Best children and parenting books April 2014

Bunnies, egg hunts, chicks and baking to get you in the mood for Easter


With spring truly upon us, this month we’re celebrating all things Easter with our book reviews…


Baby Animals Flap Book

Age: 9 months+

Usborne’s Baby Animals Flap Book is packed with all the traditional Easter images – perfect for introducing your little ones to spring. Bunnies, chicks and lambs abound as you help the farmer feed the animals – and there are plenty of flaps to lift and cuddly creatures to discover. This is lovely for a daytime read or would make the ideal gift if you are trying to have a chocolate-free celebration.

Published by Usborne, price £5.99


Charlie Chick

Age: 1+

Charlie Chick by Nick Denchfield and Ant Parker is a bright and funny book about a little chick with a mighty appetite. Toddlers will love the excitement of watching Charlie’s beak as it bulges off the page, and get ready for a few squeals of glee when you find out how big Charlie’s mummy is! Charlie Chick is one of Campbell’s most popular characters and this cheeky pop-up edition makes a great Easter treat.

Published by Campbell, price £7.99


Easter Egg Hunt

Age: 2+

Peter Rabbit has been introduced to a whole new audience thanks to its arrival on CBeebies. The naughty rabbit in the little blue jacket has proved incredibly popular with young audiences and Puffin has produced a series of books to accompany the animated tales. Peter Rabbit Animation: Easter Egg Hunt! follows Peter and friends as they try to rescue Jemima Puddle-duck’s egg before sneaky Samuel Whiskers has it for his tea. This is a super story for pre-schoolers, featuring bright springtime illustrations and a host of old and new characters.

Published by Puffin, price £4.99


Rabbits Don’t Lay Eggs!

Age: 3+

Paula Metcalf’s Rabbits Don’t Lay Eggs, tells the story of Rupert, a bunny in search of company. Rupert is lonely in his burrow and spends his days wishing he could join in with the animals that live on the farm nearby. So he digs and digs until his pops up in the farmyard. But the animals are not very pleased to see him. Rupert really tries to fit in and takes on all kinds of jobs – most with disastrous consequences. But then he has one last idea… This is a nice little introduction to all the different farm animals and why it’s important to give people (or bunnies) a chance.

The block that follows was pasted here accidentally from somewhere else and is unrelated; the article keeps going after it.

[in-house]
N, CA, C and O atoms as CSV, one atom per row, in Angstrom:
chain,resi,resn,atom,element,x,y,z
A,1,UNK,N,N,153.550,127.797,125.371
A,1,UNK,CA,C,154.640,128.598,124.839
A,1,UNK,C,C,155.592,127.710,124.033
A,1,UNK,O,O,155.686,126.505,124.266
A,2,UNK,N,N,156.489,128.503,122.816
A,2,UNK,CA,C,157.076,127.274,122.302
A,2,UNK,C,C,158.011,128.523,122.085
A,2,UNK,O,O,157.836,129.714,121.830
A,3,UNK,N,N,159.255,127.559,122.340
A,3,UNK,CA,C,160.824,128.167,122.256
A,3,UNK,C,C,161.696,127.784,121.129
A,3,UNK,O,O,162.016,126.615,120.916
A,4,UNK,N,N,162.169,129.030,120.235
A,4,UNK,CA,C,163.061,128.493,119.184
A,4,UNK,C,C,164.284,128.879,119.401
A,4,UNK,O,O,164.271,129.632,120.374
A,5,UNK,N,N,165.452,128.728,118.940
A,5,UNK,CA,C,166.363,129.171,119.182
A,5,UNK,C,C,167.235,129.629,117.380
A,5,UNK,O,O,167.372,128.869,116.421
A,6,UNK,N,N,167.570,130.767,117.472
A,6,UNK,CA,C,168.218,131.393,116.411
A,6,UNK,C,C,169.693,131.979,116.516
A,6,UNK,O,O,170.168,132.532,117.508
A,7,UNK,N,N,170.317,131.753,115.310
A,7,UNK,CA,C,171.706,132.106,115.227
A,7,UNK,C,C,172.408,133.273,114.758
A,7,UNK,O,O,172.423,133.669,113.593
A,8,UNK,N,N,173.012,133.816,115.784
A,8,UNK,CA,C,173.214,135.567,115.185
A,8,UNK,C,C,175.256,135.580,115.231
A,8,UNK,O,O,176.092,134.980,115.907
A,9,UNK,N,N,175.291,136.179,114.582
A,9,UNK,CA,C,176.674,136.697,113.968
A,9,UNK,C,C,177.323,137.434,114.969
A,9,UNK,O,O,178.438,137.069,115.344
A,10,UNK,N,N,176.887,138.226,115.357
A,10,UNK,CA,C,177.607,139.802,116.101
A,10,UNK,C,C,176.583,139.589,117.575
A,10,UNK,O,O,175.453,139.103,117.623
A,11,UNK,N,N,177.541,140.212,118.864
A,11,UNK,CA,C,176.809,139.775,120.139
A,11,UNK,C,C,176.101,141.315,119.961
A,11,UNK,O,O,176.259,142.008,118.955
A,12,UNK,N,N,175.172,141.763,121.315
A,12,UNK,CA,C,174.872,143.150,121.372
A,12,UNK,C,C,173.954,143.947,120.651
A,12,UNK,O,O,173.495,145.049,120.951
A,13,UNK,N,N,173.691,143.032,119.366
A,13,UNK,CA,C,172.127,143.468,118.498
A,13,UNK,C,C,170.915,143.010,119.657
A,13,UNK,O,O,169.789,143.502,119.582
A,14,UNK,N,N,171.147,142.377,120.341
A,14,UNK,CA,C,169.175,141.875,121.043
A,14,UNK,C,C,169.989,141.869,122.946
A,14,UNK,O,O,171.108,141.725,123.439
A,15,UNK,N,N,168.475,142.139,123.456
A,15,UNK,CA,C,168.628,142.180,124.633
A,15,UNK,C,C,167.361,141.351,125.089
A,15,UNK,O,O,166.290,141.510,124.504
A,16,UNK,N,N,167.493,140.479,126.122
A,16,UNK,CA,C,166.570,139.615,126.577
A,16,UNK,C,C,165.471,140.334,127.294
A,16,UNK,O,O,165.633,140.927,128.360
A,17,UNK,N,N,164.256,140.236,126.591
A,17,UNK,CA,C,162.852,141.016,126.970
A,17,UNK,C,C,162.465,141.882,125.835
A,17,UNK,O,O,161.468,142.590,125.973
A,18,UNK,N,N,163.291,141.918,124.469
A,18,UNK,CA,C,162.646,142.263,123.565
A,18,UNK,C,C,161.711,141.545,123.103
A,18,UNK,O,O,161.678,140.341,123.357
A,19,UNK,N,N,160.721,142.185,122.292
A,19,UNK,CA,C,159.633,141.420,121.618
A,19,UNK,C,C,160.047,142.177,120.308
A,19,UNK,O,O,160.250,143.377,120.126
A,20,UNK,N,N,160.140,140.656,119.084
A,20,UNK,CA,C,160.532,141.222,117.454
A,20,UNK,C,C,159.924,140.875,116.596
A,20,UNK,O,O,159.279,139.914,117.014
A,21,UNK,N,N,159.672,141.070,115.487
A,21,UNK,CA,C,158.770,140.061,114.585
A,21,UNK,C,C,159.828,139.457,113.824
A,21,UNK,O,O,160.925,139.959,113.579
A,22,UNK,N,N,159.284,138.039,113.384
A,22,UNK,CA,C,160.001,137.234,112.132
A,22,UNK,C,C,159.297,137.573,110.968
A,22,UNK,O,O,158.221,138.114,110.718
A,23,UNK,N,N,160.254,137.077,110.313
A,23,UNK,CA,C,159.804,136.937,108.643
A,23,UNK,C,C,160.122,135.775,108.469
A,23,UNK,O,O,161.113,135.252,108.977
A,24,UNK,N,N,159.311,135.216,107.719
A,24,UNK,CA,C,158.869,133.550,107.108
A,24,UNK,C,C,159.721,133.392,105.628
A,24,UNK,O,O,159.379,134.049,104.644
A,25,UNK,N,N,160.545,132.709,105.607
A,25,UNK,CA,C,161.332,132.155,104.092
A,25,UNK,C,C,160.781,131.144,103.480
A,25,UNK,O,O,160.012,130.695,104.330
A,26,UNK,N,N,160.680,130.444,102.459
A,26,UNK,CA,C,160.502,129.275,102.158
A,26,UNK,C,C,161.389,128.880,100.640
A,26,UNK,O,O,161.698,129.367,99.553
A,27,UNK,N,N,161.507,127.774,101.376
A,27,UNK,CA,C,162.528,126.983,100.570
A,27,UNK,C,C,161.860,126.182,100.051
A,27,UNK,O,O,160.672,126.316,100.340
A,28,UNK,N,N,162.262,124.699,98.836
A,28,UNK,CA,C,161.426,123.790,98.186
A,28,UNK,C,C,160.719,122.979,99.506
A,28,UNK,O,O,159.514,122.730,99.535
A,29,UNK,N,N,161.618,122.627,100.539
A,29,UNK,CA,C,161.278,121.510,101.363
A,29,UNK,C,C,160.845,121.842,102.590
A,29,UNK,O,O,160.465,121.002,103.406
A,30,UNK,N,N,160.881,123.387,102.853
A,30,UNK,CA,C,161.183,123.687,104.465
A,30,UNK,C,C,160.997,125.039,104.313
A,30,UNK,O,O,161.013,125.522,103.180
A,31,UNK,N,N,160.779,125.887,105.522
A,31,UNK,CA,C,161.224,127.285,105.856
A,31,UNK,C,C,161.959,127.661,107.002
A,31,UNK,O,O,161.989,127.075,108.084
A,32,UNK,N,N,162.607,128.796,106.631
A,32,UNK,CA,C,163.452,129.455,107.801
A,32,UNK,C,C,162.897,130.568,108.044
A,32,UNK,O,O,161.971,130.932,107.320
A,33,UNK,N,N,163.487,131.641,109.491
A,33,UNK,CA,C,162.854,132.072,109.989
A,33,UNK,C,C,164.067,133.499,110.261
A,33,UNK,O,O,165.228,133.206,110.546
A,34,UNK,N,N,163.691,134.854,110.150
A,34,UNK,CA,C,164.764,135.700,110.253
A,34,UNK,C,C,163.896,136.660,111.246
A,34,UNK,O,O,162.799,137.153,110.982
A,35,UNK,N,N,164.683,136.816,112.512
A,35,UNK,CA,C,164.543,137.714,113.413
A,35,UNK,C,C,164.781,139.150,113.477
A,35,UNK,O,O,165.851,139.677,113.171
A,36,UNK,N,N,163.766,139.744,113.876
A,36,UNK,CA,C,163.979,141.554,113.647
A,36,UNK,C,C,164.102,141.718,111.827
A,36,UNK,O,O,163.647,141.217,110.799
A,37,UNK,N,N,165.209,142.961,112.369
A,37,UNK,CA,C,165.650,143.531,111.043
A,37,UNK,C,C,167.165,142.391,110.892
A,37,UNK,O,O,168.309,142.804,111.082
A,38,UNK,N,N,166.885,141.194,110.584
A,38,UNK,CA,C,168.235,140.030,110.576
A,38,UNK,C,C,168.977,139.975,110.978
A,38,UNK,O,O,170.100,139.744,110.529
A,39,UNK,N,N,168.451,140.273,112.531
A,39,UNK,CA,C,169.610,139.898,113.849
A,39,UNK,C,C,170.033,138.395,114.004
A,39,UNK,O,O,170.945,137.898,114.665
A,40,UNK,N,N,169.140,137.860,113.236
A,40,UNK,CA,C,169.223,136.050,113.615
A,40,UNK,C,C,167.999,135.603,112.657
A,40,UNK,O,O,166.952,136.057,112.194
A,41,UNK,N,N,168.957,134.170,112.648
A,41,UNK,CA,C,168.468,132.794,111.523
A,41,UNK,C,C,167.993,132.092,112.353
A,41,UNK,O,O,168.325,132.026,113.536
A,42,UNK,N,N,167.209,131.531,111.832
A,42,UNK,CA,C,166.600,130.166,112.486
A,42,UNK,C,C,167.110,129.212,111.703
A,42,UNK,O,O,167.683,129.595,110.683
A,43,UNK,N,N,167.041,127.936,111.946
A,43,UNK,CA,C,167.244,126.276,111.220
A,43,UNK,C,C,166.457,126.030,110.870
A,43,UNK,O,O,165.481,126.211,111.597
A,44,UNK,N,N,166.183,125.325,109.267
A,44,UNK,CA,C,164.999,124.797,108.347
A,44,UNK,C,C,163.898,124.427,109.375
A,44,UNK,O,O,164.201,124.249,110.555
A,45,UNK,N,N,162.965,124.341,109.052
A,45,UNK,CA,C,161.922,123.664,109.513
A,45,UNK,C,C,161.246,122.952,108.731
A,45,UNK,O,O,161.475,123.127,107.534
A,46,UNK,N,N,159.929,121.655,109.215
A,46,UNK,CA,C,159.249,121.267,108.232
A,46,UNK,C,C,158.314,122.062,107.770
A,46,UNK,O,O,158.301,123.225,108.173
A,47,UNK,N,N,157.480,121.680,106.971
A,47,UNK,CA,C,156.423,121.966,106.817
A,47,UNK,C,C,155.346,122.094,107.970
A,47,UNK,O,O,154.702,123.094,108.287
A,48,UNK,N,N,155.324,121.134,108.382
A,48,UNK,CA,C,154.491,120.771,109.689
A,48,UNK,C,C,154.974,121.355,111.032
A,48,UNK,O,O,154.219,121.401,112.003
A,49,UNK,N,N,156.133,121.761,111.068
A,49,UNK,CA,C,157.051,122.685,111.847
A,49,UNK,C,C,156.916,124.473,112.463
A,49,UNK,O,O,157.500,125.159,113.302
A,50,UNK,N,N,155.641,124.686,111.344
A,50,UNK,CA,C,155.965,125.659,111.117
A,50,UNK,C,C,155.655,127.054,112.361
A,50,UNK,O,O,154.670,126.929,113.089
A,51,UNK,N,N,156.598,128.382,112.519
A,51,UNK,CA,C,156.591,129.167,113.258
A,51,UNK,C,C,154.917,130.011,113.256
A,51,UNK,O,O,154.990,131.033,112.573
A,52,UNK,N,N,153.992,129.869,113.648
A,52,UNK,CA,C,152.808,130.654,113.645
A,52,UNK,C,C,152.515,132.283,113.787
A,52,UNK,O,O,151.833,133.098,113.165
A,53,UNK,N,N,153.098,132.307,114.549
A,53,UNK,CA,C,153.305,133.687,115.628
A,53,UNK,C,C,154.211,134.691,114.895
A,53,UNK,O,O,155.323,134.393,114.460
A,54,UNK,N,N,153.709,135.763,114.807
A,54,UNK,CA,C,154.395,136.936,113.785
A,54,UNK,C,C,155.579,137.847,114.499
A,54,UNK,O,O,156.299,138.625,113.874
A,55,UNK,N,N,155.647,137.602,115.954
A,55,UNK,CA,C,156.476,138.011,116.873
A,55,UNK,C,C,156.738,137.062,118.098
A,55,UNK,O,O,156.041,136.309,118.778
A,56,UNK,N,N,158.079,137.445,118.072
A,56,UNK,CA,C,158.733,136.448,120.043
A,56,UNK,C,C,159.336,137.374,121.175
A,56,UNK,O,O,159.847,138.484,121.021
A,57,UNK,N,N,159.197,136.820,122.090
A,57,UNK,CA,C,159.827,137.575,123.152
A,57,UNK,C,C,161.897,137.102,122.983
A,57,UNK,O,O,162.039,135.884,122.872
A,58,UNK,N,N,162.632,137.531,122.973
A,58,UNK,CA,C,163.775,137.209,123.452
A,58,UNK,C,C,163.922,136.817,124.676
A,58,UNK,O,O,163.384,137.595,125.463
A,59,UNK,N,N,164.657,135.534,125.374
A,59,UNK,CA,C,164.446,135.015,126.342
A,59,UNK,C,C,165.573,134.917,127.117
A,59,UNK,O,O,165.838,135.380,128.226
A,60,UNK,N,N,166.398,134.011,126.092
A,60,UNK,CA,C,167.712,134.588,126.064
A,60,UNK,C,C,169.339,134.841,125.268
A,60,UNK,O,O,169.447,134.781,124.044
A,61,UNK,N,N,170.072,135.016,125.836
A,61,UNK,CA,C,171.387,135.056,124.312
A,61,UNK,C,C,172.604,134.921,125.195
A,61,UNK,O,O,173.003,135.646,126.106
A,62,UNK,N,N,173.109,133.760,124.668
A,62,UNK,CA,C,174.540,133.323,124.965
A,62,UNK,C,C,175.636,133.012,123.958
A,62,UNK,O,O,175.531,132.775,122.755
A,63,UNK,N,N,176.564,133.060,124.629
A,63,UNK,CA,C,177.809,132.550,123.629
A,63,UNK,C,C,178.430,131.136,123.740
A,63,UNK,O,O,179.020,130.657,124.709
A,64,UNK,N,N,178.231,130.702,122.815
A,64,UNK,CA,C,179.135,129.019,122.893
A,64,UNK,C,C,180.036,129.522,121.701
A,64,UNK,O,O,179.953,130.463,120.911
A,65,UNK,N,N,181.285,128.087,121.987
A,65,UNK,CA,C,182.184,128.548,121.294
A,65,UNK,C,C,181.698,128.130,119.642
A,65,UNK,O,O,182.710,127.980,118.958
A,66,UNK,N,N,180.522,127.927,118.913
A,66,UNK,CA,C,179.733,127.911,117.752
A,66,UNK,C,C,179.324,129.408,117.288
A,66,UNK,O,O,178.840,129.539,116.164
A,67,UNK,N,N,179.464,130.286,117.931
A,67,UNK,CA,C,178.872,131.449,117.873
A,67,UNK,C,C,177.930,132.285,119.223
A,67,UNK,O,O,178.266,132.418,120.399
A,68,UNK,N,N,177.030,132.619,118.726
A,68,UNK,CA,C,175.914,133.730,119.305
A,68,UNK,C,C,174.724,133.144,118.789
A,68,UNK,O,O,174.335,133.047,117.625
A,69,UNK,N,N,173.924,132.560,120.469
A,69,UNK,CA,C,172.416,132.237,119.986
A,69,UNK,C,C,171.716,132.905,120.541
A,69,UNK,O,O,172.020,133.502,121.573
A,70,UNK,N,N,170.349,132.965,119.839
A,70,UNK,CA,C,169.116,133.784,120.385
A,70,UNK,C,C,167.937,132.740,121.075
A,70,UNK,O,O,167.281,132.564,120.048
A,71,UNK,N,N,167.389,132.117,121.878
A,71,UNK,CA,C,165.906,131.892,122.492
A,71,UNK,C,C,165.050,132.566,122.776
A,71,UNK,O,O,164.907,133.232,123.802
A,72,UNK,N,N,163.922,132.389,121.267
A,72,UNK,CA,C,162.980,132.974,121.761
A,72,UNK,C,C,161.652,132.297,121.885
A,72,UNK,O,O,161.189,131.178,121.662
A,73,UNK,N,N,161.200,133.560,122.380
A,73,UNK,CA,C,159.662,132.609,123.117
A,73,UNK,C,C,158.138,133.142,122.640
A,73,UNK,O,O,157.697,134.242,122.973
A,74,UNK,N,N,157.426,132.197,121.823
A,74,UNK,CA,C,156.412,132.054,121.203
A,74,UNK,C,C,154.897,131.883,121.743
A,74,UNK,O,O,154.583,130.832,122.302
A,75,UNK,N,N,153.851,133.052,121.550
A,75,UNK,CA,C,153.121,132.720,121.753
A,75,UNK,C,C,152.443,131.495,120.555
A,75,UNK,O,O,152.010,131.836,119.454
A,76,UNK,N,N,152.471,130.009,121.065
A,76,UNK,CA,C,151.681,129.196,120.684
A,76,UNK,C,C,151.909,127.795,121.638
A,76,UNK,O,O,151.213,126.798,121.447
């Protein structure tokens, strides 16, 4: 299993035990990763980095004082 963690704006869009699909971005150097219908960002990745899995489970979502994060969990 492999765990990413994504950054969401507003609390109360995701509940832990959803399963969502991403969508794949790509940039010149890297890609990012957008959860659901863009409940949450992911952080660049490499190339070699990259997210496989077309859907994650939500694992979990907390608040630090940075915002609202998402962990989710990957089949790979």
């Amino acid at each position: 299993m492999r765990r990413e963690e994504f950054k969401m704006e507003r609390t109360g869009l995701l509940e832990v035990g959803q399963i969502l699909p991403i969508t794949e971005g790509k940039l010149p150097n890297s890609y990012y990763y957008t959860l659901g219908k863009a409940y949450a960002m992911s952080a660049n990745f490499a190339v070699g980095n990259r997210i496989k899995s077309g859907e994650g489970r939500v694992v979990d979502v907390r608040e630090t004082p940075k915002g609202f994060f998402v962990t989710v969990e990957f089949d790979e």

Published by Macmillan, price £11.99


Springtime Stories

Age: 4+

If you are looking for an Easter gift or something to read while you are on holiday… then Little Tiger Press’s My Little Box of Springtime Stories could be just what you are looking for. The sparkly slipcase comprises five gorgeous books by some of our best-loved children’s authors and illustrators including, Jane Chapman, M Christina Butler and Julia Rawlinson. Super-cute animals abound and the tales are all well told. There is definitely something for everyone.

Published by Little Tiger Press, price £9.99


The Big Baking Book

While you are thinking about what you might do in the holidays, something children love to do is bake and The Big Baking Book from Ella’s Kitchen is the perfect way to get them started! There is a great range of recipes that you can do together and they are all ‘do-able’ and ‘eat-able’. Some children’s cook books concentrate solely on nutrition and disguising vegetables, but this really did feel like children would learn about flavours, textures and ingredients. And it’s not just about cake. There are also some great savoury snacks that are tasty enough to stop them (and you) reaching for the cookies.

Published by Hamlyn, 2nd April, £14.99



Parentology: Everything You Wanted to Know about the Science of Raising Children but Were Too Exhausted to Ask takes a humorous look at parenting and then lets you know the scientific facts. As soon as your child is born you realise that you have a lot to learn and with each stage you realise that you are probably doing all the wrong things to occasionally achieve a right result. In this book, author Dalton Conley re-examines the data and then experiments on his own children (don’t panic, they were not harmed) to see if the results ever justify the means. This book takes a witty look at the lengths parents go to get the best for their children when really, all we have to do is love them.


Published by Simon & Schuster, 1st April, £15

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